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Google's investigation into apps' alleged ad fraud paints a grim picture

Google said it found evidence of app install attribution abuse in two apps and three ad network SDKs.

Published onDecember 7, 2018

  • Google confirmed it removed two apps from the Play Store earlier this week over “app install attribution abuse.”
  • Google also said it saw evidence of the same abuse in three ad network SDKs.
  • The investigation update comes after Cheetah Mobile and Kika allegedly committed ad fraud with at least two of their apps.

In the wake of the advertisement fraud allegation against two Cheetah Mobile and Kika apps, Google provided an update on its investigation into the alleged abuse. To put it lightly, the results aren’t pretty.

In the update, Google said it removed two apps from the Play Store due to “evidence of app install attribution abuse.” The apps could be CM File Manager and Kika Keyboard, the two aforementioned apps that reportedly contained code used for ad fraud techniques.

The apps would reportedly detect new app installations and claim credit for driving those installations. This would then help Cheetah Mobile and Kika claim bounties or fees for driving installations.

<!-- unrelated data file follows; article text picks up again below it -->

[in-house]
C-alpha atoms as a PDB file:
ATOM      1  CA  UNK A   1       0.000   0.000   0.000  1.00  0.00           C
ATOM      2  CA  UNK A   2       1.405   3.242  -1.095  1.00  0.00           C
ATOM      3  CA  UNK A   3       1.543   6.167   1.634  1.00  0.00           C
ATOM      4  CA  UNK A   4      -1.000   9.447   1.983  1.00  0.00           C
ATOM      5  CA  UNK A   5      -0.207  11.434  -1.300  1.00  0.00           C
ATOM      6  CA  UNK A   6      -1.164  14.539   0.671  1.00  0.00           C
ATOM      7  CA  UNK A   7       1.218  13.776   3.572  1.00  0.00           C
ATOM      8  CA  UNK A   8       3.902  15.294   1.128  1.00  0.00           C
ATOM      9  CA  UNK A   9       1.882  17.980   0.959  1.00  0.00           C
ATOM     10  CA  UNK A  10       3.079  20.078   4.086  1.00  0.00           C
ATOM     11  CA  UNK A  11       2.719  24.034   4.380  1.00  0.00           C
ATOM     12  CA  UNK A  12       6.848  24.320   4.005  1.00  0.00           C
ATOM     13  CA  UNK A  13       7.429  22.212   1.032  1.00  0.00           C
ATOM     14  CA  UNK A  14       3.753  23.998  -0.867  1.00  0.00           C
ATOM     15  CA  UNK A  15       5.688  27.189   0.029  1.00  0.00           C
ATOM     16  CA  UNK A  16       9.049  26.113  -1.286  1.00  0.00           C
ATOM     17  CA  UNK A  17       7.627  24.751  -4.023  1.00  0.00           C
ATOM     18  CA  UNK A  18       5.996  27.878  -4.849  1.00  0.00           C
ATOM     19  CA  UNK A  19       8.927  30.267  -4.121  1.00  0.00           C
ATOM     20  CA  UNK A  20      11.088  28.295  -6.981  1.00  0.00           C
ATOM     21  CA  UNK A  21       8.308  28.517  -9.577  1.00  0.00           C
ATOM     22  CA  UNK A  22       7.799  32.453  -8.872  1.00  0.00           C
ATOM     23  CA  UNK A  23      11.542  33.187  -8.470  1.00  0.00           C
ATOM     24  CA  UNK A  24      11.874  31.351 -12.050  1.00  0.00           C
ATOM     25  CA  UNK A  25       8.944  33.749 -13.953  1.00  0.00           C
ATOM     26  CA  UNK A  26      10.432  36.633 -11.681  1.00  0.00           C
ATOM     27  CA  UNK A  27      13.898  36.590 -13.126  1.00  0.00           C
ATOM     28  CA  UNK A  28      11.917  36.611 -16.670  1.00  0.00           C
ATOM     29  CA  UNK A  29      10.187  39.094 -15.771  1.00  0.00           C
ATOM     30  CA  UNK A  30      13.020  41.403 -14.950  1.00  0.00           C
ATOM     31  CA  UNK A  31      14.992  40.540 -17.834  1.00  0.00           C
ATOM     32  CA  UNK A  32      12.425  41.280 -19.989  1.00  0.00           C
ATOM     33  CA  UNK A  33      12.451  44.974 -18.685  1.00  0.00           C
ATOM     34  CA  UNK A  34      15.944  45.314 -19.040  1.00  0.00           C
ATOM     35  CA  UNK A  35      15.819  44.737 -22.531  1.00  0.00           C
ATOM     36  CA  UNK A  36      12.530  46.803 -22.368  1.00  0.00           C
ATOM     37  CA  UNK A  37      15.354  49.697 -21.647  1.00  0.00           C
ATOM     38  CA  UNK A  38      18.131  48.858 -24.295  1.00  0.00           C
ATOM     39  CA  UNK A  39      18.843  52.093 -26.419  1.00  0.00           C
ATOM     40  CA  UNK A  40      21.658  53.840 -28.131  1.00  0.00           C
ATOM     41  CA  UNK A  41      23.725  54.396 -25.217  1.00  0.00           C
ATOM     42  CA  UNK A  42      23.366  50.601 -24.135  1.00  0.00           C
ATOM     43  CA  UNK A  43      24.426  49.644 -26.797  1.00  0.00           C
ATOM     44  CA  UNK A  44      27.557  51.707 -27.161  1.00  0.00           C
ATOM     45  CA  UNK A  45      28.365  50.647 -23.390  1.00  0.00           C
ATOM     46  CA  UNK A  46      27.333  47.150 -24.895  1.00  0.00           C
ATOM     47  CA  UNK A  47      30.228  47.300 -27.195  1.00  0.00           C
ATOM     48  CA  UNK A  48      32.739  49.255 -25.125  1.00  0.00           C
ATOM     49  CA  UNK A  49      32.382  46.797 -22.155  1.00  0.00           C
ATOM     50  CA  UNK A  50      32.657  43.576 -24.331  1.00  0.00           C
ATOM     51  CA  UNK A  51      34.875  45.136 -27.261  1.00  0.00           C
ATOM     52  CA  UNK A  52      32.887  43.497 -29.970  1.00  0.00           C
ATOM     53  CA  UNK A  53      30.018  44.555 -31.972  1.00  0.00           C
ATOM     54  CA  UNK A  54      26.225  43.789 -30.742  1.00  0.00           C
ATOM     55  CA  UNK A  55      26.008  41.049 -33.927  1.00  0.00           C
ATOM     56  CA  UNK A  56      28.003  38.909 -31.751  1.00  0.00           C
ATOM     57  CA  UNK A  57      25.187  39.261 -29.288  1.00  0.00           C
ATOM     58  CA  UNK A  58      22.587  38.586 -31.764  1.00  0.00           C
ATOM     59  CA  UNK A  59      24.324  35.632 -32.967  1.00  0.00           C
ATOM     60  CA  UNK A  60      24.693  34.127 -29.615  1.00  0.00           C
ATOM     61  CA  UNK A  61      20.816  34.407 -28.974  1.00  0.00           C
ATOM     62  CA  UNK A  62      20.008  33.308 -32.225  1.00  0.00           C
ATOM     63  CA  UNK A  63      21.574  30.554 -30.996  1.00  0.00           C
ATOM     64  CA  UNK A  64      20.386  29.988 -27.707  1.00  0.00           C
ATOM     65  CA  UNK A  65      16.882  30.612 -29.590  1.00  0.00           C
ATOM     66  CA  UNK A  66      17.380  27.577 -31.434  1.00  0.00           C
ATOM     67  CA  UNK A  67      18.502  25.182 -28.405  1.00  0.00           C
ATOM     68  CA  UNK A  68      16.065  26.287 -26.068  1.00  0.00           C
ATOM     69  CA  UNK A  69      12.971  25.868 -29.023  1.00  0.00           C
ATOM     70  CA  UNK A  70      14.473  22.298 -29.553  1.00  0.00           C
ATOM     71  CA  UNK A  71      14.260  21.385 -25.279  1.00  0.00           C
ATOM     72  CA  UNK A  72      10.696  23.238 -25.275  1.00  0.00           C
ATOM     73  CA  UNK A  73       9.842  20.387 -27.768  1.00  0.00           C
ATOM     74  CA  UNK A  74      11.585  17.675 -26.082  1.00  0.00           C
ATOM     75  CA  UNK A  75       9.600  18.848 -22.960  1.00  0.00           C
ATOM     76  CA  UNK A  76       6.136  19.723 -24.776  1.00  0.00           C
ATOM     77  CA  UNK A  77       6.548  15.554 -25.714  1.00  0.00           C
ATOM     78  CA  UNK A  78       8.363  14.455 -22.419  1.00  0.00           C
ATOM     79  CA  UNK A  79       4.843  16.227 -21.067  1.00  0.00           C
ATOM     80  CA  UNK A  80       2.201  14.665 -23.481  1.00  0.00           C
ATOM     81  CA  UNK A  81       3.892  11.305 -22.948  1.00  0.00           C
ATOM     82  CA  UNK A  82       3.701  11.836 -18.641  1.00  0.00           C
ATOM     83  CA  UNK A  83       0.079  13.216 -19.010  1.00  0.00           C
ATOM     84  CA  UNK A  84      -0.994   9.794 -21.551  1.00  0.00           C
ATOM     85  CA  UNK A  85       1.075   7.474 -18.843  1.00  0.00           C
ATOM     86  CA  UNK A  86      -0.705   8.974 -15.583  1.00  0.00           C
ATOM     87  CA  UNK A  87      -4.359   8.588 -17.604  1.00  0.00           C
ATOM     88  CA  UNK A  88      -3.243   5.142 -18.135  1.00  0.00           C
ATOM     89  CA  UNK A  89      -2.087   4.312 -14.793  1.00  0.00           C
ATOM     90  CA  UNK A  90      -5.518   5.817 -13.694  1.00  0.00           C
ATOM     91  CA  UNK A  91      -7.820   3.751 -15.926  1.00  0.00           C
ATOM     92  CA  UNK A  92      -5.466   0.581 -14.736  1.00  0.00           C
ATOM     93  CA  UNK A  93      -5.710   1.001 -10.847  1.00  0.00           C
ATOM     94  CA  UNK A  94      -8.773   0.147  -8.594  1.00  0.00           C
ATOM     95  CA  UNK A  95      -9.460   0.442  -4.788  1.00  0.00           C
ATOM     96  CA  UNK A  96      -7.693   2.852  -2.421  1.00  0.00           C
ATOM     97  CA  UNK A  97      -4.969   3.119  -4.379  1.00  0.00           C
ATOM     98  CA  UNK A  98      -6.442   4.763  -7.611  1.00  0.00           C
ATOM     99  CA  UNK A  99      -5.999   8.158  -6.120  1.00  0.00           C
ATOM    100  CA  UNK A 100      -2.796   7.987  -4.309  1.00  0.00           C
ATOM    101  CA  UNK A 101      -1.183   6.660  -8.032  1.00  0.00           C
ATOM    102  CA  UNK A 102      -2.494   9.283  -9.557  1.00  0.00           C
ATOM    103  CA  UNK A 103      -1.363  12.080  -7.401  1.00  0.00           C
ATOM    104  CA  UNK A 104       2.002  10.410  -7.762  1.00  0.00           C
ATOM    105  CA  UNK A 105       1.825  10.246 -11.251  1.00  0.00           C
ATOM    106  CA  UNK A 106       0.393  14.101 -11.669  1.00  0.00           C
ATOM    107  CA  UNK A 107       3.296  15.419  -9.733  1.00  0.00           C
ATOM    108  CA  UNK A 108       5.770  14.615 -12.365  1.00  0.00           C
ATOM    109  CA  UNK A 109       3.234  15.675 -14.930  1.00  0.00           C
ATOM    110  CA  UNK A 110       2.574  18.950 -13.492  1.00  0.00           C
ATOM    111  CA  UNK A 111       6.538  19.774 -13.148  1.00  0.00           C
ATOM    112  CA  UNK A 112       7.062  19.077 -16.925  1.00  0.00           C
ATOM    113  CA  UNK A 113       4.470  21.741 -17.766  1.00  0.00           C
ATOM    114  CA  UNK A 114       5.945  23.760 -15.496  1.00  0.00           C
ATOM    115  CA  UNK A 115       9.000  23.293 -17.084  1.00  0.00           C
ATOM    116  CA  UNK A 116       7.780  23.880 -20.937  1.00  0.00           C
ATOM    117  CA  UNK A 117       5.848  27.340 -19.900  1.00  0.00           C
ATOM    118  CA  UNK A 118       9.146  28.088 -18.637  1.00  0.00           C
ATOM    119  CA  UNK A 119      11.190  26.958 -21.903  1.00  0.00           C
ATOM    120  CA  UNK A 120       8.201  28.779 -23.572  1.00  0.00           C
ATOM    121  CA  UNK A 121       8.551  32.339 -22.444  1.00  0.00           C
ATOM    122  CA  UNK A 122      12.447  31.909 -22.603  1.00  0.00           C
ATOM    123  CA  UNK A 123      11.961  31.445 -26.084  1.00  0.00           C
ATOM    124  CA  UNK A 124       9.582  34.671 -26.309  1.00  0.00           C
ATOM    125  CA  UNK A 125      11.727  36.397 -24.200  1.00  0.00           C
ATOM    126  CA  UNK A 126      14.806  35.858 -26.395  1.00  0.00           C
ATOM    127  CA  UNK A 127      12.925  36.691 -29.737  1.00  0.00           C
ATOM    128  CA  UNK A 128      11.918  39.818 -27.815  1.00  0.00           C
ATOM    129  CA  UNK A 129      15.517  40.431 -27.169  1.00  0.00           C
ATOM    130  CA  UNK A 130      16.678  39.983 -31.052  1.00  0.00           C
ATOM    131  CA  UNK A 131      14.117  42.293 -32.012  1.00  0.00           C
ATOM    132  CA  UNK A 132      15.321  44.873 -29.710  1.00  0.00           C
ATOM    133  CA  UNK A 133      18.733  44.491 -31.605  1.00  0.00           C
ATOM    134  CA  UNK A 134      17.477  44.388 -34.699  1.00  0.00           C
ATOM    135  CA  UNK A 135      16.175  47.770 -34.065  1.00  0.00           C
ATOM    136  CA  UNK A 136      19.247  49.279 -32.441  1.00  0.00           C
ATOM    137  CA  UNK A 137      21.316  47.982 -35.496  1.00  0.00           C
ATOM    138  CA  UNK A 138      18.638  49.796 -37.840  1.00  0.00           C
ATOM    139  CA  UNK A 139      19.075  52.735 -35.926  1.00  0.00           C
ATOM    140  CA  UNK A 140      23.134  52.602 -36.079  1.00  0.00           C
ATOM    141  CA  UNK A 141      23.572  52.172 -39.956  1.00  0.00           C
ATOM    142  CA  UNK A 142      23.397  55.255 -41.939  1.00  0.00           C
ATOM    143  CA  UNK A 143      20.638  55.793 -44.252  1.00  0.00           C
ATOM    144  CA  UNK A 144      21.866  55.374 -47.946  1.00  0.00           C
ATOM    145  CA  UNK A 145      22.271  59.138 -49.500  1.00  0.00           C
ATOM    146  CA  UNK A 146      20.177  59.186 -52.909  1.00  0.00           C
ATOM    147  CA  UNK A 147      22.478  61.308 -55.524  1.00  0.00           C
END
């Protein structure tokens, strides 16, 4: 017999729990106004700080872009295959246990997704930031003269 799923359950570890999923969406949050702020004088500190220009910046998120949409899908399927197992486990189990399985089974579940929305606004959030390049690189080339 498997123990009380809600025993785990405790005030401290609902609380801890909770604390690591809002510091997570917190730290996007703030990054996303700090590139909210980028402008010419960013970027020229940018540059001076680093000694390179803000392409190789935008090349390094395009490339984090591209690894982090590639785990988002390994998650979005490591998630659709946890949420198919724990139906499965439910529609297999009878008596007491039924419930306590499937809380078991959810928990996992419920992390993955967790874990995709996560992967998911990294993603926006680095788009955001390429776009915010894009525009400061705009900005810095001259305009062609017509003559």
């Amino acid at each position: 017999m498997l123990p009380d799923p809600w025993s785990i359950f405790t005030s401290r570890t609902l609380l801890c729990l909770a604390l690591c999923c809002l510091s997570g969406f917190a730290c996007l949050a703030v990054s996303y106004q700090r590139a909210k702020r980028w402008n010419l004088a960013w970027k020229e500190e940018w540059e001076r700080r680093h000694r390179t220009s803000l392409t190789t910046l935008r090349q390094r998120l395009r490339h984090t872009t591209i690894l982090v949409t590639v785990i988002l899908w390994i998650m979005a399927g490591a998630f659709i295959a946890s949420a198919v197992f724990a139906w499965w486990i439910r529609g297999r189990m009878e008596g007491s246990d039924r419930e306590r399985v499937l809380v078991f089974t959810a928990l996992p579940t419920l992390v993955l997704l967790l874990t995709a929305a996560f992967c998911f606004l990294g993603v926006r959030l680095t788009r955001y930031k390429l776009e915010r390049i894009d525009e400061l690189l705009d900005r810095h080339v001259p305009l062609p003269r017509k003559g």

Google also said it saw evidence of app install attribution abuse in three ad network SDKs. Google did not reveal the identity of the SDKs in its update. The company also said it contacted the affected developers to remove the SDKs from their apps. The developers were given a “short grace period to take action” before Google steps in.

Google removes two Cheetah Mobile, Kika apps after ad fraud allegation
The Cheetah Mobile Play Store page.

Google confirmed that Google Ads SDKs were not used in any abusive behaviors. The company concluded by saying its investigation into other apps and third-party SDKs is still underway.

Google did not say when it might conclude its investigation.

Cheetah Mobile responded to the allegations and suggested that third-party SDKs were to blame for any ad fraud. The developer also said it “proactively” removed two advertising SDKs from its apps. That said, the evidence that Google collected may have included dodgy code found within a Cheetah Mobile app. This would seemingly contradict the developer’s claims that third-party SDKs are to blame.

Rosen Law Firm opened its own investigation on behalf of shareholders. Depending on the results of the investigation, we might see a class action lawsuit launched against Cheetah Mobile.

NEXT: 10 best security apps for Android that aren’t anti-virus apps

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